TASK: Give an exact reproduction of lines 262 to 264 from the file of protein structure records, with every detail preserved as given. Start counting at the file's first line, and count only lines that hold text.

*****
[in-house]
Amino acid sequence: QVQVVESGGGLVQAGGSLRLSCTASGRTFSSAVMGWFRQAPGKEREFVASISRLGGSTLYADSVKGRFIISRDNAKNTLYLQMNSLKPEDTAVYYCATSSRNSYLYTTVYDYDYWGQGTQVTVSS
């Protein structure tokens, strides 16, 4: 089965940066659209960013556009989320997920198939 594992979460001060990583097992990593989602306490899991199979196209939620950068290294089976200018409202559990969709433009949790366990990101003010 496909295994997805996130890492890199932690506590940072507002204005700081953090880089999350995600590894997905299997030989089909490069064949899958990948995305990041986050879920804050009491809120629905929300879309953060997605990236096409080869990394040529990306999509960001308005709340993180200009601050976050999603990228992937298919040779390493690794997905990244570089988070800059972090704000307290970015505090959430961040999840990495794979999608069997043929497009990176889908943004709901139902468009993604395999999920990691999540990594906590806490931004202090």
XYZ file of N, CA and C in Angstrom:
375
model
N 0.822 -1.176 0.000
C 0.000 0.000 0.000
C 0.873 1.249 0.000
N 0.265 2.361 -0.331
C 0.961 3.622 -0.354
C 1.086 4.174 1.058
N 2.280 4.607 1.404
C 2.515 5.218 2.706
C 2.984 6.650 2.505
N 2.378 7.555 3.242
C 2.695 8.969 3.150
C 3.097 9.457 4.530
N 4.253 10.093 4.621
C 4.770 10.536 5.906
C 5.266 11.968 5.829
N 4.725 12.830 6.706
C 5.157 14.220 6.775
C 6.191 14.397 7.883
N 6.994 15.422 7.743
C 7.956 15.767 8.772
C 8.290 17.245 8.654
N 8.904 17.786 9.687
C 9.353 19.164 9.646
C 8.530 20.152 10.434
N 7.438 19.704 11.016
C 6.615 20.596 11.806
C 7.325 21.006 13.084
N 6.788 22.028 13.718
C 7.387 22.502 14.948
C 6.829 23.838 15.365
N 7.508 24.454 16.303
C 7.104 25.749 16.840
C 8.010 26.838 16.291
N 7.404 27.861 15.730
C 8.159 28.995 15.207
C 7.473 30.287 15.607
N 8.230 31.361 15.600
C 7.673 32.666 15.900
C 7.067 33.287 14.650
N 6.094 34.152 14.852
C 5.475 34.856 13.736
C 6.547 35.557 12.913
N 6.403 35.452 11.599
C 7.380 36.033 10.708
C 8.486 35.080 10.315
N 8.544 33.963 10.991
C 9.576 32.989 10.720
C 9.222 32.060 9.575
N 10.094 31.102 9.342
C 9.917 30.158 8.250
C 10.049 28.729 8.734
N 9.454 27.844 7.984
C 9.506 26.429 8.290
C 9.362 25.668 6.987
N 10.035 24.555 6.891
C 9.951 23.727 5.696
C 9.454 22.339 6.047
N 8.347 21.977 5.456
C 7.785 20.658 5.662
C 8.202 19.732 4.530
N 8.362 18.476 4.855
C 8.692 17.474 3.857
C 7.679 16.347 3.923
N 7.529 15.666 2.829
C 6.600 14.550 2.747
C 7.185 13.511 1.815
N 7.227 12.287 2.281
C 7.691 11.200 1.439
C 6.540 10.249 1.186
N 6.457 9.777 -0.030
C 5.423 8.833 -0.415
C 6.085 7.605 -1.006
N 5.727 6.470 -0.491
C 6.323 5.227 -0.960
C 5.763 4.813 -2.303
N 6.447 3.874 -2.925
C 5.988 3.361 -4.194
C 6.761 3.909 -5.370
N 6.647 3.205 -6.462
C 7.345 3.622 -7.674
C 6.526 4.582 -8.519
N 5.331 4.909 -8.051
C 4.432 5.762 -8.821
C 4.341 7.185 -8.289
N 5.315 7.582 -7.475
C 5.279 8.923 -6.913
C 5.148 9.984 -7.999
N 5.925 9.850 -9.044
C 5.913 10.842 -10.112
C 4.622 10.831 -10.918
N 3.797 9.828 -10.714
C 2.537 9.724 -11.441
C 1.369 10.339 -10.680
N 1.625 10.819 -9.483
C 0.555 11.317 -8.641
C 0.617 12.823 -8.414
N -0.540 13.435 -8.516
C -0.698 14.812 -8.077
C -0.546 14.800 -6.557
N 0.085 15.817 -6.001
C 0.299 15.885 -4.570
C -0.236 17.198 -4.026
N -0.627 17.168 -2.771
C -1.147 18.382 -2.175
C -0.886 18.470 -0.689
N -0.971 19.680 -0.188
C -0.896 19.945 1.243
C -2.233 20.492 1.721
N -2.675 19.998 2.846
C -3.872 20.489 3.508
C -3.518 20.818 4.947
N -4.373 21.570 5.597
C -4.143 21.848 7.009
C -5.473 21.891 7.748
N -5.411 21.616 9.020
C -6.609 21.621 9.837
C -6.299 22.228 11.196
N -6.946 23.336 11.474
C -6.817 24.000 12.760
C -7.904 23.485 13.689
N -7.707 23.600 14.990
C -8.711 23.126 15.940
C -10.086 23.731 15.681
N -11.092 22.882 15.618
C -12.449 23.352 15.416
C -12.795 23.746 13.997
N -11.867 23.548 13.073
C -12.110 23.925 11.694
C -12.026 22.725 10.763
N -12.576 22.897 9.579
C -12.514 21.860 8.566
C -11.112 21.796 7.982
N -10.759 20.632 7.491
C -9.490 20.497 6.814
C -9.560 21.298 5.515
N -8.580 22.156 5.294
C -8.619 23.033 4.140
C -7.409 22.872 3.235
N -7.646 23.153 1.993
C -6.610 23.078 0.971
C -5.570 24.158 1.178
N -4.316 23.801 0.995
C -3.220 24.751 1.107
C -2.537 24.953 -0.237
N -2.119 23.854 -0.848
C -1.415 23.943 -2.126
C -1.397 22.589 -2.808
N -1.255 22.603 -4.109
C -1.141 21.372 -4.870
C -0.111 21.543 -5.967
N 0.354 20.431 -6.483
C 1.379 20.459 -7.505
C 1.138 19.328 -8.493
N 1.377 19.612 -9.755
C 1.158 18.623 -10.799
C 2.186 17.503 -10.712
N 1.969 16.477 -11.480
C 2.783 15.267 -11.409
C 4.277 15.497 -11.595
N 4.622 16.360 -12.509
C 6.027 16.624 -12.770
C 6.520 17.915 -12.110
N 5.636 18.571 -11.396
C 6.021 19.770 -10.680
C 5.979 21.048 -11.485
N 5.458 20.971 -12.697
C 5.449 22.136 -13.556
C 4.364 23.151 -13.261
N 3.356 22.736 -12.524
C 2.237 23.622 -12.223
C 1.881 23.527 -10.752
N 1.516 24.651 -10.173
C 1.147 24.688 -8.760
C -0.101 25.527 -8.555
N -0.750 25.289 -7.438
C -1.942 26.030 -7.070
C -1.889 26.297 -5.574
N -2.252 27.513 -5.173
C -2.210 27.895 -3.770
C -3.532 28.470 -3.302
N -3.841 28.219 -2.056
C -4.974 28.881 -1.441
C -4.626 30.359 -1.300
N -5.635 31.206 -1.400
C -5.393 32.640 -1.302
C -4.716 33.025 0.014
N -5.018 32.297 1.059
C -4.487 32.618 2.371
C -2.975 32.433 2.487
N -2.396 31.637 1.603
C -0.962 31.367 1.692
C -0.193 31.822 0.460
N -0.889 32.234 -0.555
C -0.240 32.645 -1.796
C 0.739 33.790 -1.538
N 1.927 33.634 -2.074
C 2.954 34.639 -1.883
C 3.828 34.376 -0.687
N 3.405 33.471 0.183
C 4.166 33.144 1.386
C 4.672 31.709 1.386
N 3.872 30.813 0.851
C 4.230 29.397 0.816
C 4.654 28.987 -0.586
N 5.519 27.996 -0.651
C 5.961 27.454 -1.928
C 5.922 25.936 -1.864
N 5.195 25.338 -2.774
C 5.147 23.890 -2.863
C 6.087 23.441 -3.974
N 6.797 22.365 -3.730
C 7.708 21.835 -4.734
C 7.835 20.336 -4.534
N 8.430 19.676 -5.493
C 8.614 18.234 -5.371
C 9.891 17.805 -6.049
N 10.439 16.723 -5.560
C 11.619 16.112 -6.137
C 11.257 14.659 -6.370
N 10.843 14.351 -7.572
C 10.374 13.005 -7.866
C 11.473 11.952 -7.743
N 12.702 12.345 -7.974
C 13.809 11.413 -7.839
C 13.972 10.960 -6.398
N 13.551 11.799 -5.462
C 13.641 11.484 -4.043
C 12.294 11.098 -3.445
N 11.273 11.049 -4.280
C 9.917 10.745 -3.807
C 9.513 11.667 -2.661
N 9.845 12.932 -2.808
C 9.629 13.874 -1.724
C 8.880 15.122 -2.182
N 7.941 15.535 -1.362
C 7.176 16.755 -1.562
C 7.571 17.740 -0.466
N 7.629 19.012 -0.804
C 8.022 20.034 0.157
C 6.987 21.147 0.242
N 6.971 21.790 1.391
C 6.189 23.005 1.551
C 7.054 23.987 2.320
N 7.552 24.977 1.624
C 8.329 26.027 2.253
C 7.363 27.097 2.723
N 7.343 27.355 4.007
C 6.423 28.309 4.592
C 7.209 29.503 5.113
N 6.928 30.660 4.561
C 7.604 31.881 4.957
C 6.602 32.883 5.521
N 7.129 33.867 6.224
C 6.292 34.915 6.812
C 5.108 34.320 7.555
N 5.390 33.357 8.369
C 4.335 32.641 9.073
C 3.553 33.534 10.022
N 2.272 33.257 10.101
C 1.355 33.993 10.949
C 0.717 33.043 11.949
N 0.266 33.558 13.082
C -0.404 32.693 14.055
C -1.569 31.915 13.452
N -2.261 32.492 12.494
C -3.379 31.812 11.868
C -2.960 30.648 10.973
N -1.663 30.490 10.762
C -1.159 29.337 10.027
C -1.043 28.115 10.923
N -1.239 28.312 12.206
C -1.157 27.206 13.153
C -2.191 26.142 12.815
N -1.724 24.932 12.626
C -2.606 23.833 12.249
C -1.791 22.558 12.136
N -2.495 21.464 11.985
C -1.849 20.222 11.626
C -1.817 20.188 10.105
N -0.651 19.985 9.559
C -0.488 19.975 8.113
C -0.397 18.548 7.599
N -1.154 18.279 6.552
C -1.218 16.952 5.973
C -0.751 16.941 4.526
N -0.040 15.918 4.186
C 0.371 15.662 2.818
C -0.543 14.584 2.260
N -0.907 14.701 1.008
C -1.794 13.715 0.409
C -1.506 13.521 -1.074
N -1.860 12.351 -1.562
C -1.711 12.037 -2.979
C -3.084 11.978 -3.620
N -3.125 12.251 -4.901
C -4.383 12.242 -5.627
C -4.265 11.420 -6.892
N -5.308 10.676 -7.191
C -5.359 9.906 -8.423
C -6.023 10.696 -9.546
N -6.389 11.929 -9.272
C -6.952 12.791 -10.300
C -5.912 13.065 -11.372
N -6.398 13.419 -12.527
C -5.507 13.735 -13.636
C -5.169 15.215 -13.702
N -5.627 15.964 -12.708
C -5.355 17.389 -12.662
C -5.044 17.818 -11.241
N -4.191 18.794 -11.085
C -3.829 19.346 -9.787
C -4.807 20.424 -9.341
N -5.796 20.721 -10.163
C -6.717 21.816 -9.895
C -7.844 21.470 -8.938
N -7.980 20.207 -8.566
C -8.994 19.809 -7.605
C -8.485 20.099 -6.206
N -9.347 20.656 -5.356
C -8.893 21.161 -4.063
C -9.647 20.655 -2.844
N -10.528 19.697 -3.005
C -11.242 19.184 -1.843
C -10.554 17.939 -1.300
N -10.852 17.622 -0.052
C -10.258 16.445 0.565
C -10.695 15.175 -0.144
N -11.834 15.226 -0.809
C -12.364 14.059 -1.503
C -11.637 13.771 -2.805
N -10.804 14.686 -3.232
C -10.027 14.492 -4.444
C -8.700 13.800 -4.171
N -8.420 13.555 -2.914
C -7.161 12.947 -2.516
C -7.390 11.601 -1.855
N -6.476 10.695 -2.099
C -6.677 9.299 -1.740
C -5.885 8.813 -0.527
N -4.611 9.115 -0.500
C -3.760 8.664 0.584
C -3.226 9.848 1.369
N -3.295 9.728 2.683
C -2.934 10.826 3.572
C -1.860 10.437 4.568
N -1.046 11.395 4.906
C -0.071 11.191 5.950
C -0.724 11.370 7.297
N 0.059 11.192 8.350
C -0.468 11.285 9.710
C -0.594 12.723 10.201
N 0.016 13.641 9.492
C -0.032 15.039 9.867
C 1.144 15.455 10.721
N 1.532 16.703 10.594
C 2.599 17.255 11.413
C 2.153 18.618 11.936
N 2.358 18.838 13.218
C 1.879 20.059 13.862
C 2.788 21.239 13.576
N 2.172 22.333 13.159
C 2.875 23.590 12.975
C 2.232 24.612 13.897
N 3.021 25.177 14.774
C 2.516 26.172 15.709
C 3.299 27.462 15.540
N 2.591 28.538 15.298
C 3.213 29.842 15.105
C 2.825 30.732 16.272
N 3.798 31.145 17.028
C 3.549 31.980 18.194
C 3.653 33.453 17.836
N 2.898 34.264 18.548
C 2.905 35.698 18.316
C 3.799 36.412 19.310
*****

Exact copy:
N 5.390 33.357 8.369
C 4.335 32.641 9.073
C 3.553 33.534 10.022